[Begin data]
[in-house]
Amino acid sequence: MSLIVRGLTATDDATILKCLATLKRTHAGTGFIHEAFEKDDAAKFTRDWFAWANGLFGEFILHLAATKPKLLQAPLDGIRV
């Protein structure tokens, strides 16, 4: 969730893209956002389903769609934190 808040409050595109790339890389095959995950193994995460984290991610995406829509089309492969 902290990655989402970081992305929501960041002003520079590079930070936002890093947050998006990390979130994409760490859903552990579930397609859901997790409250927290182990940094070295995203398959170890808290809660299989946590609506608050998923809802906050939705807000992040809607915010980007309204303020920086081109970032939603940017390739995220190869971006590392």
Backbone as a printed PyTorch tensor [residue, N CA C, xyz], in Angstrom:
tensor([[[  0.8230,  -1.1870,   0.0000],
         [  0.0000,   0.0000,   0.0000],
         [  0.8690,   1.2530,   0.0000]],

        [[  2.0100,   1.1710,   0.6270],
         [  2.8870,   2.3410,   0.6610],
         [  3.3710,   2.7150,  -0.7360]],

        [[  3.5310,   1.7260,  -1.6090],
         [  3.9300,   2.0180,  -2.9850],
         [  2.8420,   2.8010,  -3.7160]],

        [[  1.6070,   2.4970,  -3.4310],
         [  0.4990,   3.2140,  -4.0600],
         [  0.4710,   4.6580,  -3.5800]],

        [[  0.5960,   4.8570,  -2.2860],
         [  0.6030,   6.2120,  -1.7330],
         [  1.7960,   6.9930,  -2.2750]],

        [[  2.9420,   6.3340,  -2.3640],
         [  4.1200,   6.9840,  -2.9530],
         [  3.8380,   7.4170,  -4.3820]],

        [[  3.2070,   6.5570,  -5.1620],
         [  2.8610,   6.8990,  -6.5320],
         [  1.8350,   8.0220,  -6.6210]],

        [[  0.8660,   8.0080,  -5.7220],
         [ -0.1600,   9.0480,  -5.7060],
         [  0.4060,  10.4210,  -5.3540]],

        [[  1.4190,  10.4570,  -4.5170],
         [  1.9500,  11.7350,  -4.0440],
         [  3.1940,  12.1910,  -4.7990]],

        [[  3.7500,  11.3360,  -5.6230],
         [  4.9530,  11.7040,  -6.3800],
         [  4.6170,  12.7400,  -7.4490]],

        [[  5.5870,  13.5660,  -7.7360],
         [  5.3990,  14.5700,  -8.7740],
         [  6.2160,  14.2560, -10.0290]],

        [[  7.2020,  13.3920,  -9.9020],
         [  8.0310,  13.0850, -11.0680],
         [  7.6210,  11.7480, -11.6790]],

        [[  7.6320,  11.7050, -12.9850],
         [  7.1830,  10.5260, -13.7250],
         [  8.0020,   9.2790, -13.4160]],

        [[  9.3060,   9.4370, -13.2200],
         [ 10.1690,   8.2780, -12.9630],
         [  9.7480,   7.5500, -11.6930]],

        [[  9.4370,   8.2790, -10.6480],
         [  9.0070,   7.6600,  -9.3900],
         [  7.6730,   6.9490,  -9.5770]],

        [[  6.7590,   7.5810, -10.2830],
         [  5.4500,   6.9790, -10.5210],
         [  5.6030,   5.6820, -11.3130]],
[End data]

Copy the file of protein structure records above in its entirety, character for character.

[in-house]
Amino acid sequence: MSLIVRGLTATDDATILKCLATLKRTHAGTGFIHEAFEKDDAAKFTRDWFAWANGLFGEFILHLAATKPKLLQAPLDGIRV
């Protein structure tokens, strides 16, 4: 969730893209956002389903769609934190 808040409050595109790339890389095959995950193994995460984290991610995406829509089309492969 902290990655989402970081992305929501960041002003520079590079930070936002890093947050998006990390979130994409760490859903552990579930397609859901997790409250927290182990940094070295995203398959170890808290809660299989946590609506608050998923809802906050939705807000992040809607915010980007309204303020920086081109970032939603940017390739995220190869971006590392």
Backbone as a printed PyTorch tensor [residue, N CA C, xyz], in Angstrom:
tensor([[[  0.8230,  -1.1870,   0.0000],
         [  0.0000,   0.0000,   0.0000],
         [  0.8690,   1.2530,   0.0000]],

        [[  2.0100,   1.1710,   0.6270],
         [  2.8870,   2.3410,   0.6610],
         [  3.3710,   2.7150,  -0.7360]],

        [[  3.5310,   1.7260,  -1.6090],
         [  3.9300,   2.0180,  -2.9850],
         [  2.8420,   2.8010,  -3.7160]],

        [[  1.6070,   2.4970,  -3.4310],
         [  0.4990,   3.2140,  -4.0600],
         [  0.4710,   4.6580,  -3.5800]],

        [[  0.5960,   4.8570,  -2.2860],
         [  0.6030,   6.2120,  -1.7330],
         [  1.7960,   6.9930,  -2.2750]],

        [[  2.9420,   6.3340,  -2.3640],
         [  4.1200,   6.9840,  -2.9530],
         [  3.8380,   7.4170,  -4.3820]],

        [[  3.2070,   6.5570,  -5.1620],
         [  2.8610,   6.8990,  -6.5320],
         [  1.8350,   8.0220,  -6.6210]],

        [[  0.8660,   8.0080,  -5.7220],
         [ -0.1600,   9.0480,  -5.7060],
         [  0.4060,  10.4210,  -5.3540]],

        [[  1.4190,  10.4570,  -4.5170],
         [  1.9500,  11.7350,  -4.0440],
         [  3.1940,  12.1910,  -4.7990]],

        [[  3.7500,  11.3360,  -5.6230],
         [  4.9530,  11.7040,  -6.3800],
         [  4.6170,  12.7400,  -7.4490]],

        [[  5.5870,  13.5660,  -7.7360],
         [  5.3990,  14.5700,  -8.7740],
         [  6.2160,  14.2560, -10.0290]],

        [[  7.2020,  13.3920,  -9.9020],
         [  8.0310,  13.0850, -11.0680],
         [  7.6210,  11.7480, -11.6790]],

        [[  7.6320,  11.7050, -12.9850],
         [  7.1830,  10.5260, -13.7250],
         [  8.0020,   9.2790, -13.4160]],

        [[  9.3060,   9.4370, -13.2200],
         [ 10.1690,   8.2780, -12.9630],
         [  9.7480,   7.5500, -11.6930]],

        [[  9.4370,   8.2790, -10.6480],
         [  9.0070,   7.6600,  -9.3900],
         [  7.6730,   6.9490,  -9.5770]],

        [[  6.7590,   7.5810, -10.2830],
         [  5.4500,   6.9790, -10.5210],
         [  5.6030,   5.6820, -11.3130]],